this personally selected collection of short stories shows mishima at his best. from a surreal no play to gentle stories of mourning and loss, this is all great stuff which translated beautifully. my only reservation would be the story "patriotism", which details the ritual suicide of a young couple- ick. compelling, but not for the weak stomached.
My months-long hiatus from my Mishima immersion, well-rewarded by reading The Three-Body Problem, is happily at an end. It's wonderful to re-encounter the voice and sensibility of this master, especially in never before encountered short form: Death in Midsummer, an early (1953, translated for New Directions in 1966) volume of 10 stories steeped in love, loss, honor, horror, absurdity, ambiguity and nature in all its narrative colour as only Mishima can achieve. The eponymously-titled opening work traces the emotional resonance of a triply-tragic seaside sojourn. Three MIllion Yen follows a young couple on their trip through a department store and adjacent funhouse ride, with a reveal as to their livelihood completely out of left field. Thermos Bottles is a subtle dance of betrayal and childhood-instilled fear of abandonment. The Priest of Shiga Temple and His Love is a hallucinatory tale of obsession: the desire for love versus the attainment of enlightenment. The Seven Bridges follows superstitious geishas seeking the answers to their prayers, if on;y they can traverse the seven bridges without having to speak. Patriotism, a visceral depiction of honor-bound Seppuku by a soldier and his wife. Dojij is in fact a play, one of many Mishima wrote. The title comes from an existing play in the Noh tradition. This was the first time I'd encountered a Mishima dramatic work. Words meant to be intoned aloud attain a quantum level of new evocative power I would have presumed of Mishima; also a hilarious tale of a magic wardrobe. An Onnagata is a male actor known for female roles. This story is a behind-the-scenes tableau of projected and implicit sexuality, of ritualized personae. The Pearl is another dinner party farce gone terribly wrong (who knew Mishima could be so dark and so funny?). Swaddling Clothes is an incisive study of abandonment and class struggle. A blessed reunion.
Yukio Mishima, der hochproduktive und hochbegabte Schriftsteller, dessen Bücher die Japanische Literaturtradition erstmalig in vollem Umfang der westlichen Welt verfügbar machten, und dessen Leben ein so spektakuläres Ende nahm, ist in Deutschland bei weitem noch nicht so umfangreich übersetzt, wie ihm englischsprachigen Raum; es ist schade, was einem hier für ein Lesegenuss vorenthalten bleibt, denn die hier vertretenen Geschichten sind ohne Ausnahme Meisterwerke von sprachlicher Ökonomie einerseits und emotionaler Intensität andererseits. Mishima war sein Leben lang gefangen zwischen moderner literarischer Tradition auf der einen, und seinem Jahrtausende alten Japanischen Kulturerbe auf der anderen Seite, und seiner Kurzprosa ist diese Ambivalenz deutlich anzumerken. Diese Geschichten sind nach westlicher Tradition aufgebaut, behalten jedoch immer einen Beigeschmack ursprünglicher Exotik, was sie zu einem sehr reizvollen Leserlebnis macht. Es geht um Menschen, deren jahrelang versteckter Schandfleck plötzlich an die Oberfläche tritt, die von lange Vergessenen Erlebnissen heimgesucht werden, oder deren geordnetes Leben durch einen Schicksalsschlag aus den Fugen gerät:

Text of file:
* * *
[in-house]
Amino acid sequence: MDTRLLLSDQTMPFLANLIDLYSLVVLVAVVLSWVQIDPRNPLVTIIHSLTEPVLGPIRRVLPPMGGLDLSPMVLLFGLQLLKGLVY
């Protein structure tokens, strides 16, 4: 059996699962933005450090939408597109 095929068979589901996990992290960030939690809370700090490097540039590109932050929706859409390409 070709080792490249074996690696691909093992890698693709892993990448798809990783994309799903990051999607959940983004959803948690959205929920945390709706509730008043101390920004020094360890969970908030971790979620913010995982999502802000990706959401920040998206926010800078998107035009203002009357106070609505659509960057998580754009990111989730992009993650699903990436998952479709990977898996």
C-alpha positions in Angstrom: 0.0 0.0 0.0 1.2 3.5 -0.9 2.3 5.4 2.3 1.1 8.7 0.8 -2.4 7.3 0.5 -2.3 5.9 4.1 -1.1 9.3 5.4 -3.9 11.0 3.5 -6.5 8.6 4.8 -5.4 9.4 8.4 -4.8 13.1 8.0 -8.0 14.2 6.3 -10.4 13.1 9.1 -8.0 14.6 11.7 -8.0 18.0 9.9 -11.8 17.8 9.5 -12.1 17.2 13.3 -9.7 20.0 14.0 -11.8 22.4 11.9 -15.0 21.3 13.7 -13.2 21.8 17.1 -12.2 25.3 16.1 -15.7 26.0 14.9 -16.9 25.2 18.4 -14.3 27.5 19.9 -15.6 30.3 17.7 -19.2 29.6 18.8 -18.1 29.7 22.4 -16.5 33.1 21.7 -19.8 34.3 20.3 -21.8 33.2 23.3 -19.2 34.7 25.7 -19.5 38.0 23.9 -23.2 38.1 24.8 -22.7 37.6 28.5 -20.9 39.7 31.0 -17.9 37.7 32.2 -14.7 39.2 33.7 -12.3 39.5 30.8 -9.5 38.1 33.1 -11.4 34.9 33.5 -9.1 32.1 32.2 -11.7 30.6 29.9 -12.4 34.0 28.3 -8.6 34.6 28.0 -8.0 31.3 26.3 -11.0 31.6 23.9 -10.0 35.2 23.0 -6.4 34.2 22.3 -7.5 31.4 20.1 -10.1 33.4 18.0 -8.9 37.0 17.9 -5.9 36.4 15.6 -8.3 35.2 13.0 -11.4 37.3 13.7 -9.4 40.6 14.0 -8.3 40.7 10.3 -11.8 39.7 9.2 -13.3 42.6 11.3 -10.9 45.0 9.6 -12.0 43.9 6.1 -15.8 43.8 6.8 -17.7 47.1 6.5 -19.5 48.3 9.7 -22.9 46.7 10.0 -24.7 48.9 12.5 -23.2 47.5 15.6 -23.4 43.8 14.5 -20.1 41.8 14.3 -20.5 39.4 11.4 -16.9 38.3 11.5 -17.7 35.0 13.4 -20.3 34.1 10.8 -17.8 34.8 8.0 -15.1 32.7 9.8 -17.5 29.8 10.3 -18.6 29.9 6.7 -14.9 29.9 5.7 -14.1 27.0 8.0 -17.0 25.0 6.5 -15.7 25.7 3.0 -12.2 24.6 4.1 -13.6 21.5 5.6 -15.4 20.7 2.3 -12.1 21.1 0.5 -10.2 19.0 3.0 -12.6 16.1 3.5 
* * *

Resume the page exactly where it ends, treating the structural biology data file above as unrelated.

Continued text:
Die Geburtstagsfeier einer älteren Dame wird zu einer giftspeienden Hexenjagd, als ein Schmuckstück verschwindet, und sich jahrelange Freundinnen plötzlich gegeneinander wenden ("The Pearl"), ein jung verheiratetes Ehepaar muss sich an zweifelhafte Methoden gewöhnen, um ihren Traum eines bürgerlichen Lebens finanzieren zu können ("Three Million Yen"), die Affäre eines verheirateten Geschäftsreisenden in San Francisco verfolgt ihn auch nach seiner Rückkehr zu Frau und Kind ("Thermos Bottles"), das asketische Leben eines älteren buddhistischen Mönches endet mit einem Schlag, als er eine schöne Frau erblickt, deren Bild danach jegliche Meditation und innere Einkehr unmöglich macht ("The High Priest and his Love"), und die brillante Titelgebende Geschichte beschreibt den schrittweisen Zerfall unangetasteten Eheglücks, nachdem zwei der drei Kinder bei einem Badeurlaub ums Leben kommen. Eingefügt ist auch eines von Mishimas Kurzdramen, die er für das No-Theater schrieb, das aber als reine Textlektüre nur erahnen lässt, was bei einer Inszenierung möglich wäre.
Acht verschiedene Übersetzer haben sich hier an Mishimas angeblich sehr reichem Stil versucht, und man erhält eine ungefähre Idee von den Möglichkeiten dieses Autors. Bis man diese Edition mit einer deutschen Fassung vergleichen kann, wird wohl noch etwas Zeit vergehen - ein Verlust ist das keinesfalls.